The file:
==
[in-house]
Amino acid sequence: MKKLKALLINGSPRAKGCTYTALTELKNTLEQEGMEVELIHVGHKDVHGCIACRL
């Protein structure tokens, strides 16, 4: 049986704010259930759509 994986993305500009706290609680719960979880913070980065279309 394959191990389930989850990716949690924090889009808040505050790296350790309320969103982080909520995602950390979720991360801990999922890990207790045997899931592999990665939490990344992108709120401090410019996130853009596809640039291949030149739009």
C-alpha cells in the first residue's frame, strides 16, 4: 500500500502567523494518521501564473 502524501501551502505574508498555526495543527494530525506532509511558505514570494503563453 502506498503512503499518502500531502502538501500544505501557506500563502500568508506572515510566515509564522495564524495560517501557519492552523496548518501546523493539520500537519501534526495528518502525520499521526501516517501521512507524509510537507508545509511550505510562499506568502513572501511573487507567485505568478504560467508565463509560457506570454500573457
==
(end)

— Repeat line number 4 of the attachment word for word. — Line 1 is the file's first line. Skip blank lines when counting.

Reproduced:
C-alpha cells in the first residue's frame, strides 16, 4: 500500500502567523494518521501564473 502524501501551502505574508498555526495543527494530525506532509511558505514570494503563453 502506498503512503499518502500531502502538501500544505501557506500563502500568508506572515510566515509564522495564524495560517501557519492552523496548518501546523493539520500537519501534526495528518502525520499521526501516517501521512507524509510537507508545509511550505510562499506568502513572501511573487507567485505568478504560467508565463509560457506570454500573457